Oil is attracted to plastic. And water is not. That, in essence, is the basis of Elastec's new skimmer. It's huge, about the size of a large U-Haul truck. And it looks something like a giant abacus. It has 64 grooved plastic discs, arranged in rows, with a scraper along the top. "That's the elegance of this machine. It sounds like it's just so basic, but it picks the oil off, puts it in a trough and we pump it away, and that's all there is to it," says Team Elastec project manager Don Johnson. "And it does it at a nearly 90 percent efficiency rate." The industry standard is for oil skimmers to remove 1,100 gallons of oil per minute. The X Challenge had set the bar at 2,500 gallons per minute.

Elastec was inspired by a gauntlet thrown down by the X Prize Foundation, Funded this time by activist Wendy Schmidt, who is married to former Google CEO Eric Schmidt, and dangled a million-dollar purse in front of the company. "It's astounding, what they were asking," Johnson says. "It's like taking one of your fastest cars, you know, and doubling the speed of the fastest car and then adding a little more and saying, 'OK, go for it.' "

Team Elastec rises to the X-Prize Challenge

This challenge took on all the aspects of a TV reality show. Time was crucial. Team Elastec only had ninety days to construct their entry from concept to competition. But with their own fabrication and machine shops, and 140 employees willing to work long hours, racking up some staggering overtime, they created a breakthrough technology by modifying and improving the company's existing skimmers. They'd never ordered so much material for a single project; and once finished, it was the largest skimmer they'd ever built.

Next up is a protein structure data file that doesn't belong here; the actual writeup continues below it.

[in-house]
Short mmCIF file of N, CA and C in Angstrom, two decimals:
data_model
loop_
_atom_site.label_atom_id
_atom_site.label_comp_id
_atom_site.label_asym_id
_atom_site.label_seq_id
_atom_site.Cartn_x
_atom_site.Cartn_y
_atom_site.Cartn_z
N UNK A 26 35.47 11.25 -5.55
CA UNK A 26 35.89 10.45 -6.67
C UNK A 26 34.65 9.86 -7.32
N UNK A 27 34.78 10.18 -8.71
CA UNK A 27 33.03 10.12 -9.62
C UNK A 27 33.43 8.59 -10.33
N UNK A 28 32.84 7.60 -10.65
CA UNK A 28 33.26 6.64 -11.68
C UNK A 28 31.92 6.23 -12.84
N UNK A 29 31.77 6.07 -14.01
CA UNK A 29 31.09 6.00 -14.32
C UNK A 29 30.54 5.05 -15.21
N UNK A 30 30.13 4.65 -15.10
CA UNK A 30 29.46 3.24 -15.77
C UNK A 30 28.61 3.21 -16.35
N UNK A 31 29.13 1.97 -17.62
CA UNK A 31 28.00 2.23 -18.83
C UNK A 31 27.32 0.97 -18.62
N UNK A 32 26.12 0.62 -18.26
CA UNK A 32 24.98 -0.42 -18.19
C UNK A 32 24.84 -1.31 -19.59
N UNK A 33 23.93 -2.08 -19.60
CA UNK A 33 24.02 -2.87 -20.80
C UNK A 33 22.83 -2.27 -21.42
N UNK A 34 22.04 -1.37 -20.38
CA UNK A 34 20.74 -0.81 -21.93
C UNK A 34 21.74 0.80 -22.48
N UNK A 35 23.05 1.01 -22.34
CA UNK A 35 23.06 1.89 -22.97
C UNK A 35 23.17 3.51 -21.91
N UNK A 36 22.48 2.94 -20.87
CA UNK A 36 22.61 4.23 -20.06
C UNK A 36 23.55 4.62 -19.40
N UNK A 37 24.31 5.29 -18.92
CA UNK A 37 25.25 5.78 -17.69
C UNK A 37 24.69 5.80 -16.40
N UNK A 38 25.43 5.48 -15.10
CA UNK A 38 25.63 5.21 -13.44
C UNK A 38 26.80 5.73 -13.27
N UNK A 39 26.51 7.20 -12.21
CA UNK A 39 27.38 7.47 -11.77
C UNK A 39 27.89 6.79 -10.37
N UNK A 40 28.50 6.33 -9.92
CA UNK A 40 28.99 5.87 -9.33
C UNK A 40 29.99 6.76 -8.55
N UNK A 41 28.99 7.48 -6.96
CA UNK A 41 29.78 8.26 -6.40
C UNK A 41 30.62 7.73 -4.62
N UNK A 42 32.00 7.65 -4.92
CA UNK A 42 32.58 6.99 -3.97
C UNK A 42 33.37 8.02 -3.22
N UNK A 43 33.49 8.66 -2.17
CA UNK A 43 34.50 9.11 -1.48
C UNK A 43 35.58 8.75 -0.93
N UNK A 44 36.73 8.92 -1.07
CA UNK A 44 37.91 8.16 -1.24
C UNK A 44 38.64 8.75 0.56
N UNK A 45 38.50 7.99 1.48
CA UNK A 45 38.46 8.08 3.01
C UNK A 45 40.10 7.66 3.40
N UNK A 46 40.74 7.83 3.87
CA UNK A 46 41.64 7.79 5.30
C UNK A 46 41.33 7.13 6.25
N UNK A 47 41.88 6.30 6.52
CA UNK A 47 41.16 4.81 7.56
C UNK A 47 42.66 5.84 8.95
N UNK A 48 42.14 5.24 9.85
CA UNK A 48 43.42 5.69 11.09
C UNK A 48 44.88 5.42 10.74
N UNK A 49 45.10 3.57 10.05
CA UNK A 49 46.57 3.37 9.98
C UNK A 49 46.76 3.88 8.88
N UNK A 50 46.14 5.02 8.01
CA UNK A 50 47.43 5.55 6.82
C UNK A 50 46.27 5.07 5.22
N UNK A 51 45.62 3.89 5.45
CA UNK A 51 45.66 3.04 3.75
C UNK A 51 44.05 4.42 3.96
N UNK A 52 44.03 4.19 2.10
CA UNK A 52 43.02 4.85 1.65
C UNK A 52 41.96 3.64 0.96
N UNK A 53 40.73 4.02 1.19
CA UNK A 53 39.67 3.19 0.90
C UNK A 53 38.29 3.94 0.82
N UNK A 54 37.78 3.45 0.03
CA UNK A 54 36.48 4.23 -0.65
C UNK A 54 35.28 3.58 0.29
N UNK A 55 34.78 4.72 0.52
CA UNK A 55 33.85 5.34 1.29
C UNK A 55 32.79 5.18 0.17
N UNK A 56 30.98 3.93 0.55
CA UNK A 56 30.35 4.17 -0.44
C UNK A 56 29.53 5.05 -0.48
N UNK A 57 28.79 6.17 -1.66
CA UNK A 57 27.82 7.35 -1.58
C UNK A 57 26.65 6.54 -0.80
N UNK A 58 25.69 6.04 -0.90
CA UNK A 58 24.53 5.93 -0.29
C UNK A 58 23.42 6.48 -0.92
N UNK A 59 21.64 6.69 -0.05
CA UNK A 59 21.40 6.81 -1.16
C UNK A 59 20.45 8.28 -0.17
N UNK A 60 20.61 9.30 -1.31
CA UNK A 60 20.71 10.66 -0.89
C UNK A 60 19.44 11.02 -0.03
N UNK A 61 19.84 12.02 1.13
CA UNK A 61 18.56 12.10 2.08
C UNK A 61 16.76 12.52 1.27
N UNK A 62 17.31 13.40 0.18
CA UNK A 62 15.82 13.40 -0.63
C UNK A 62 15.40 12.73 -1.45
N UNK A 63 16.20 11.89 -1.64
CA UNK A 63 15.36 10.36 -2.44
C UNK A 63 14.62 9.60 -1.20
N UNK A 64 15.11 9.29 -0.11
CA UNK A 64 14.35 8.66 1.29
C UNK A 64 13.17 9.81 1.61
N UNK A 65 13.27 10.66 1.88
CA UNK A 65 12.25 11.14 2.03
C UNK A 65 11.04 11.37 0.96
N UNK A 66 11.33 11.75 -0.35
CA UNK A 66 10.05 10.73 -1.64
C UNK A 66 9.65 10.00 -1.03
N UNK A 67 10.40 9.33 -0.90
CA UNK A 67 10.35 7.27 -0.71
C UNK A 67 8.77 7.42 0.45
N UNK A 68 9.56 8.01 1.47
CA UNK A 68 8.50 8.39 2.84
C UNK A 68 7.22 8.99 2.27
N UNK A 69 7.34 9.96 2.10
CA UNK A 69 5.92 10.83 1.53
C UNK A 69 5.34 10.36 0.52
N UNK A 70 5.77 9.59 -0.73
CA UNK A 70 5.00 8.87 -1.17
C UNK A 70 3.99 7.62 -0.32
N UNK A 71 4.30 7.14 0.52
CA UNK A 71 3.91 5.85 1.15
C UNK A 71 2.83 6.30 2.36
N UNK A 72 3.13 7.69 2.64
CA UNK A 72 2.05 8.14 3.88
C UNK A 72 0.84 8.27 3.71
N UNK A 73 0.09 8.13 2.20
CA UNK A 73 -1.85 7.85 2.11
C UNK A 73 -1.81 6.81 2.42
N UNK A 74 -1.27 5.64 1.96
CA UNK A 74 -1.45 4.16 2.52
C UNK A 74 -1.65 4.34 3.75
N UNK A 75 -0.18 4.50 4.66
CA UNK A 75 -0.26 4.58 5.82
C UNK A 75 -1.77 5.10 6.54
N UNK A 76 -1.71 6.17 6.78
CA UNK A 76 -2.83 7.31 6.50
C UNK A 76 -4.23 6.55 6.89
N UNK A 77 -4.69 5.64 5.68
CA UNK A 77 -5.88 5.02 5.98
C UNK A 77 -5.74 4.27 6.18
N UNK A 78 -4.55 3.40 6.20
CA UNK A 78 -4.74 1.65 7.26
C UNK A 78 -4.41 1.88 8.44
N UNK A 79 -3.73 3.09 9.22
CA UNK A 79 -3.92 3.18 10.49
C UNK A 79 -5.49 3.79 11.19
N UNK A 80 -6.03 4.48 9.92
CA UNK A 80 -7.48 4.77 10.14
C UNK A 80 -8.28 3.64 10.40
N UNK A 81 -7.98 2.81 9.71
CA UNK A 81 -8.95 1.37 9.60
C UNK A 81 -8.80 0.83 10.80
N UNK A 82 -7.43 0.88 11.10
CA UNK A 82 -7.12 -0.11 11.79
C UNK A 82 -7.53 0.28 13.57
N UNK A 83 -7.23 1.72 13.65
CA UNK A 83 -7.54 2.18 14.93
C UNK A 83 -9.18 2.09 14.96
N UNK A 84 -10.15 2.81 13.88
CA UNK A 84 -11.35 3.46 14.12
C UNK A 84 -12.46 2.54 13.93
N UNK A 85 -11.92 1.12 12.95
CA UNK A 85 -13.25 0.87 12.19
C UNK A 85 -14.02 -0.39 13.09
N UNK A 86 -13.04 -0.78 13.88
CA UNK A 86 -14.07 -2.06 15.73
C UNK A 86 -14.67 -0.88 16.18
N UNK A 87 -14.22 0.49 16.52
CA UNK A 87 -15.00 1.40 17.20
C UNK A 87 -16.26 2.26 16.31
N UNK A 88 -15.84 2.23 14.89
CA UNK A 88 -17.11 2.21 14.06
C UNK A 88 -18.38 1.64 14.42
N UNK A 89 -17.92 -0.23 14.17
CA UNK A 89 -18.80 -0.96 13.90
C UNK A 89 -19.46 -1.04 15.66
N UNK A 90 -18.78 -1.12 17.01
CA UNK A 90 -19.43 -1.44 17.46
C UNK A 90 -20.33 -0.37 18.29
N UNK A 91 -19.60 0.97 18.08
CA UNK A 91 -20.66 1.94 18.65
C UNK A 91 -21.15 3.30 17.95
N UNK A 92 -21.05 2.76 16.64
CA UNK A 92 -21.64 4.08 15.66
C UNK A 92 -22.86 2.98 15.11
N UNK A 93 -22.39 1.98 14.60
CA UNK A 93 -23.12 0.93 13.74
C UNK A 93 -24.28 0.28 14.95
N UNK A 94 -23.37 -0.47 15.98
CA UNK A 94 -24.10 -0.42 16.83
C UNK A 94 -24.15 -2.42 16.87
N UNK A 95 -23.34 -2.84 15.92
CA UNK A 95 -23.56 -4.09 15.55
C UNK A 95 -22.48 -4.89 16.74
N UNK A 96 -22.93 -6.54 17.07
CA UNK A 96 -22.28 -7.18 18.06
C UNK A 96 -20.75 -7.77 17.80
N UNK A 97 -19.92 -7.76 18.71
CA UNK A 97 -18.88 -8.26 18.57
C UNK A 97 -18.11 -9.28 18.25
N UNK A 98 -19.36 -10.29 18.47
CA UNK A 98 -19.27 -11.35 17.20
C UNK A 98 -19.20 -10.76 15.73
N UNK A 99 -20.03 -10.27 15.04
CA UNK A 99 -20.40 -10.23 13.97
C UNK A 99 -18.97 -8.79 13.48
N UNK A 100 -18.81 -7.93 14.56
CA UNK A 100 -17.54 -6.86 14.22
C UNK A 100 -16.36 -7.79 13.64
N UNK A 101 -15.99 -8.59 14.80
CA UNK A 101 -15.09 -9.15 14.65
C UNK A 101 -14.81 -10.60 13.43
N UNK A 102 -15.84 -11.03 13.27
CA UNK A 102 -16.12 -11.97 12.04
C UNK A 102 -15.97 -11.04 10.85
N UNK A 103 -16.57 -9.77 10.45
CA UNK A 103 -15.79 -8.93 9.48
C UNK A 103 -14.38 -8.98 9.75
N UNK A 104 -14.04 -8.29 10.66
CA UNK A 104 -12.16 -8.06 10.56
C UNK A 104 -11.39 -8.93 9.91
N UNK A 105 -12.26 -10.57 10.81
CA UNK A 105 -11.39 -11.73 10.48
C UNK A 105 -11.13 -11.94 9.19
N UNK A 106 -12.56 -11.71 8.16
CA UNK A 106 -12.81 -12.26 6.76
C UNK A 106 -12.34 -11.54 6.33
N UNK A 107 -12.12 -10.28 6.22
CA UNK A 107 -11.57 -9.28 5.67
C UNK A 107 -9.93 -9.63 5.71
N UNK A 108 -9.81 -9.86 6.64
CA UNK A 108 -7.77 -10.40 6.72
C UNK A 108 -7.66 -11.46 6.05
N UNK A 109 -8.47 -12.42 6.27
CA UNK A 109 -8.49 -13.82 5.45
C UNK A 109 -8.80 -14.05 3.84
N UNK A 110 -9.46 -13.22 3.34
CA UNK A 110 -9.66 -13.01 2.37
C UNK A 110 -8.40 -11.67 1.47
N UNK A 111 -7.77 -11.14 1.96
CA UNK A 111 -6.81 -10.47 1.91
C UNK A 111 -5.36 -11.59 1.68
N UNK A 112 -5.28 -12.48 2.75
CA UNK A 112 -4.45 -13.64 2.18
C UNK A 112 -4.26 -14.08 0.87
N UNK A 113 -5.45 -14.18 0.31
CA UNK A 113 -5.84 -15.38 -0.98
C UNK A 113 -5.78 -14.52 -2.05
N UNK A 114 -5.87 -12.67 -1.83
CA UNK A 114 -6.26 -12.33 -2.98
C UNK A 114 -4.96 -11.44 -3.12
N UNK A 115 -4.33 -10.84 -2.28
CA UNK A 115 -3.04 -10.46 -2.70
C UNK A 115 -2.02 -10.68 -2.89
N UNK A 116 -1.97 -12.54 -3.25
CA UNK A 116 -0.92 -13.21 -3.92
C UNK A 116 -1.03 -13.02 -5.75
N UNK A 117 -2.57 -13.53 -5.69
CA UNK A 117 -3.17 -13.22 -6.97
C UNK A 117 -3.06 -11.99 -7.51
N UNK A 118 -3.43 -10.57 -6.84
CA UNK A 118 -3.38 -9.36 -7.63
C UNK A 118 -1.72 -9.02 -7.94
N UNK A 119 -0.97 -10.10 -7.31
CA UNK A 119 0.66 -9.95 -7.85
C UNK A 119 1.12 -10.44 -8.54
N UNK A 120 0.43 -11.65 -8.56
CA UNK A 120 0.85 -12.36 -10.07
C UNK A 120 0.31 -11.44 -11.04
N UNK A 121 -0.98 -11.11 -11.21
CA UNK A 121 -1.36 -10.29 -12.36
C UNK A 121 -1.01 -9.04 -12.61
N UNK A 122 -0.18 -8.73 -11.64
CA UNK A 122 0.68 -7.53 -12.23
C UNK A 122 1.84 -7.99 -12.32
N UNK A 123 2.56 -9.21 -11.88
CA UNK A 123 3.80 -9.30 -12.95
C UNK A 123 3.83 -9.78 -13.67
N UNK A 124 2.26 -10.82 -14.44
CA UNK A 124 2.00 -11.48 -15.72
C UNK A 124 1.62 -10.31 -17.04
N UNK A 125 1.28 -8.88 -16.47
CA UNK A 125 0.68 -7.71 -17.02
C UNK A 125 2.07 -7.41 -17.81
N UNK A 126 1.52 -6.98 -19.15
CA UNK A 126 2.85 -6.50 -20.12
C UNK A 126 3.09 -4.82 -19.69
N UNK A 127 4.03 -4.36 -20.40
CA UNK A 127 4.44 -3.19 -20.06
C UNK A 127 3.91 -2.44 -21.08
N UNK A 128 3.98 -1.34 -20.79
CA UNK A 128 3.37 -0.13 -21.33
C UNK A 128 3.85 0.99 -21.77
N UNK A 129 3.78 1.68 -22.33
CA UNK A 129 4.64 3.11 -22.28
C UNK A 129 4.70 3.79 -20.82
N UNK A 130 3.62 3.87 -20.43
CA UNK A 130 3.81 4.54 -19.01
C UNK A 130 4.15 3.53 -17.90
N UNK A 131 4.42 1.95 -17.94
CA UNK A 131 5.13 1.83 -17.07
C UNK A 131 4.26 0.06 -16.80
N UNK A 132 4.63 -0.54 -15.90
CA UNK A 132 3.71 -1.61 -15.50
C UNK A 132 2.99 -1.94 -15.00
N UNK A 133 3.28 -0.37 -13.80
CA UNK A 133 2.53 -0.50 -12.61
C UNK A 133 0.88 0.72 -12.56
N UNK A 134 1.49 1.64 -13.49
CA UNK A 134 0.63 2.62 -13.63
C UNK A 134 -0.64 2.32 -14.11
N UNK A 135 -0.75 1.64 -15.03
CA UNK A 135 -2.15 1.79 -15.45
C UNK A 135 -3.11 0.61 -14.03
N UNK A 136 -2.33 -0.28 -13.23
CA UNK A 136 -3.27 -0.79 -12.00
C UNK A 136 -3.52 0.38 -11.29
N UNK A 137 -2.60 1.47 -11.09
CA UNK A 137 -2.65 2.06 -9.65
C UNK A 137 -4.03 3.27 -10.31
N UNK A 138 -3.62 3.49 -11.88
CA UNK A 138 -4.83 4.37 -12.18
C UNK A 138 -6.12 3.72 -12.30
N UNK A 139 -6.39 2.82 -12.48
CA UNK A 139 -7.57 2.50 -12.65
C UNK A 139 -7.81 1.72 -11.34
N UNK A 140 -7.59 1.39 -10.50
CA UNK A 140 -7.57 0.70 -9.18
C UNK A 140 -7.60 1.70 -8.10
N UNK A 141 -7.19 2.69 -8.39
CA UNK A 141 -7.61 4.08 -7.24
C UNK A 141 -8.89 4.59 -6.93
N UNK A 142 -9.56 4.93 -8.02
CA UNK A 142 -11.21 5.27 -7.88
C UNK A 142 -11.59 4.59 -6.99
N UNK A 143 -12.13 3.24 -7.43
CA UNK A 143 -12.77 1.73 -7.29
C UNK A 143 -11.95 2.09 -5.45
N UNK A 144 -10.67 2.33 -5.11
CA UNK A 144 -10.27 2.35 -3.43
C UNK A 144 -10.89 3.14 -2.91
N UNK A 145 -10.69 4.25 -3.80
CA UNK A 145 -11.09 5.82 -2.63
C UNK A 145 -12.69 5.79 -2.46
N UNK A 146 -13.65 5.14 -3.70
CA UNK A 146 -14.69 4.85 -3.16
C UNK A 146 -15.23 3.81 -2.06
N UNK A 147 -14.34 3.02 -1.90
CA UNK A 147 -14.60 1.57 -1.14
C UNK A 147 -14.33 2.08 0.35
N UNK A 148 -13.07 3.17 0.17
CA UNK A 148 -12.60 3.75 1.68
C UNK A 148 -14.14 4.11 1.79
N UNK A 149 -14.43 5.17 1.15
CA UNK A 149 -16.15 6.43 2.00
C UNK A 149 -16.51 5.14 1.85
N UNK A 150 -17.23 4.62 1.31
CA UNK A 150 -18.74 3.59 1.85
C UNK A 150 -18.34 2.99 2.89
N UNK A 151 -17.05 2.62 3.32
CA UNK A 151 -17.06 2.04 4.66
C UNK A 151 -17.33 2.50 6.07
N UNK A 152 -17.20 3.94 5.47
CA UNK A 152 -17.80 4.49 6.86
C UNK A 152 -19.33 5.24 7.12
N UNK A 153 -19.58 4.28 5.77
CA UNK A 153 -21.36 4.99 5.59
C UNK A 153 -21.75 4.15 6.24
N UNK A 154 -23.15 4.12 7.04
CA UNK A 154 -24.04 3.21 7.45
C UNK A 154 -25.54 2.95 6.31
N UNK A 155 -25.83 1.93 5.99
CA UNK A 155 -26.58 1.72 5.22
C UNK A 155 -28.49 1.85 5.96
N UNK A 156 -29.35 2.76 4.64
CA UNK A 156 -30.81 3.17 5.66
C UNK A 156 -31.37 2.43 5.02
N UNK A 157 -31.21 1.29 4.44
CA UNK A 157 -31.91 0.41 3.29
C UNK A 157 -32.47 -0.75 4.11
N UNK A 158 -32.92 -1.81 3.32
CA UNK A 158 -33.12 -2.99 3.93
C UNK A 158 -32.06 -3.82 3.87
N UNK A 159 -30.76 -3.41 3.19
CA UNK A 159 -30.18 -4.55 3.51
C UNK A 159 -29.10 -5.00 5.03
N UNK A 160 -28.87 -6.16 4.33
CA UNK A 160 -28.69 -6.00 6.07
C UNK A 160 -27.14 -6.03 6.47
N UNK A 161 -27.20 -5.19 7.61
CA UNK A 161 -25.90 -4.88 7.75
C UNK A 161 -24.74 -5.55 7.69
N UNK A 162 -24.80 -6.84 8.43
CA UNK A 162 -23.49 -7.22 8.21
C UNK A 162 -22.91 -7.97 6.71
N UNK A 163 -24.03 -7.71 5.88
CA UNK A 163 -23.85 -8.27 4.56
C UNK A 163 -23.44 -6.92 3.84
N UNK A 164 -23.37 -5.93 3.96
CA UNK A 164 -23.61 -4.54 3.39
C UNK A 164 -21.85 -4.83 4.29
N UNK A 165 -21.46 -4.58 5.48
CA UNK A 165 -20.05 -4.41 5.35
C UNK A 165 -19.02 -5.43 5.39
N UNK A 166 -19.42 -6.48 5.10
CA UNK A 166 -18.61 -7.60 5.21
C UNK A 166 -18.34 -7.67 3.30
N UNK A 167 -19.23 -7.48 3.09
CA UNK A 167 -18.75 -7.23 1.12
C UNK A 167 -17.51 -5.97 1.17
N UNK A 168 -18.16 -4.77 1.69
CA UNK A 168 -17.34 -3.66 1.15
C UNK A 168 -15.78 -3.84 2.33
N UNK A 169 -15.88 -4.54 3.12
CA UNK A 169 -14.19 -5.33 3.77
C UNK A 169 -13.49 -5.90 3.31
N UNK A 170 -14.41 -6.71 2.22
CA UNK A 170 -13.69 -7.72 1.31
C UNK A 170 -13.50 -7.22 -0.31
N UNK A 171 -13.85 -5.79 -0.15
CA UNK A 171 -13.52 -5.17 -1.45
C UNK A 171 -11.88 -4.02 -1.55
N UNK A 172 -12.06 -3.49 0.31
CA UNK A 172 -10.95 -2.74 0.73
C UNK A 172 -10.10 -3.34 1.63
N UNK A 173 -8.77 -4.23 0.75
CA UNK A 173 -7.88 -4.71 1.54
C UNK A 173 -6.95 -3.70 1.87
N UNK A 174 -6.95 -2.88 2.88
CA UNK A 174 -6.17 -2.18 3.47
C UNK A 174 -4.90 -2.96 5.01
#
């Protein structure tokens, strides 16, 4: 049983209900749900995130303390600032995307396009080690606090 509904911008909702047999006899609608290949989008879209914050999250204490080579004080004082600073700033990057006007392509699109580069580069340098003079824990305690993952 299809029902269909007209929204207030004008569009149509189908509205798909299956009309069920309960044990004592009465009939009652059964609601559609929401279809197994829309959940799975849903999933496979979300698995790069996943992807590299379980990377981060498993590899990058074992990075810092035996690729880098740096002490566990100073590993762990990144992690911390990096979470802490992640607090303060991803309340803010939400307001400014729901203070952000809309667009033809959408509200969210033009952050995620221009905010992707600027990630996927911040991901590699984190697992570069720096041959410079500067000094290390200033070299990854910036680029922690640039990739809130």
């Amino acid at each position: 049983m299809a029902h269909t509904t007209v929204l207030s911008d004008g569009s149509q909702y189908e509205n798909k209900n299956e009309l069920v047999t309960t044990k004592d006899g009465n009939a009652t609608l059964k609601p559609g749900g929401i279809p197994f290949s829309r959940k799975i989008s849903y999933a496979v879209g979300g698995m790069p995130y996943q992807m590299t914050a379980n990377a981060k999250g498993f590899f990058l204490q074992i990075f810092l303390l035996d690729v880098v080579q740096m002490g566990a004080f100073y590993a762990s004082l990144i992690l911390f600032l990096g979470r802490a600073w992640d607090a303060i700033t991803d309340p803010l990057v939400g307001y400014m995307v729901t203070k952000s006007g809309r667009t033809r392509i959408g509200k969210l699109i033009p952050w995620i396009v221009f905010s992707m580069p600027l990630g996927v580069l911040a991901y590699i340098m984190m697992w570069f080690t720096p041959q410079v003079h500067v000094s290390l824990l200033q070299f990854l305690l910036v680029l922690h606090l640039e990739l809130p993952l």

And Elastec succeeded. Its design removed oil at nearly twice the goal. X Prize Foundation CEO Peter Diamandis says it was time for the oil cleanup industry to evolve--and that his group's cash prize helped bring it about. The runner-up prize of $300,000 went to a Norwegian Team, NOFI, which used a V-shaped flexible boom to capture 10,266 litres per minute at an efficiency of 83 per cent.

Wendy and the X-Prize Foundation dropped a serious check into the company's lap, rewarding them for pushing the envelope."Today we celebrate the teams and what they have achieved," noted Wendy Schmidt, President of the Schmidt Family Foundation. "I am proud to see how this competition drove the creation better methods to cleaning up oil from the ocean surface." Without downplaying the seriousness of the Gulf disaster, oil spills are an unavoidable part of the business. Recently there have been spills off the coasts of China and Brazil, and a sinking tugboat leaking oil into San Francisco Bay. (Let's not get into pipeline spills.) Adopting newer technologies to competently contain and manage mishaps will change the public's perception of oil drilling's risks and rewards.

Which other industry needs an X-Prize Contest?

Photo: First X prize winner, Renegadeaven, Wikicommons Photo: X-Prize check-- X-Prize Foundation, Flickr photostream Photo: Clean up-- PO3 Patrick Kelley, US Coast Guard, Wikicommons Photo: Skimmer, crew-- X-Prize, Flickr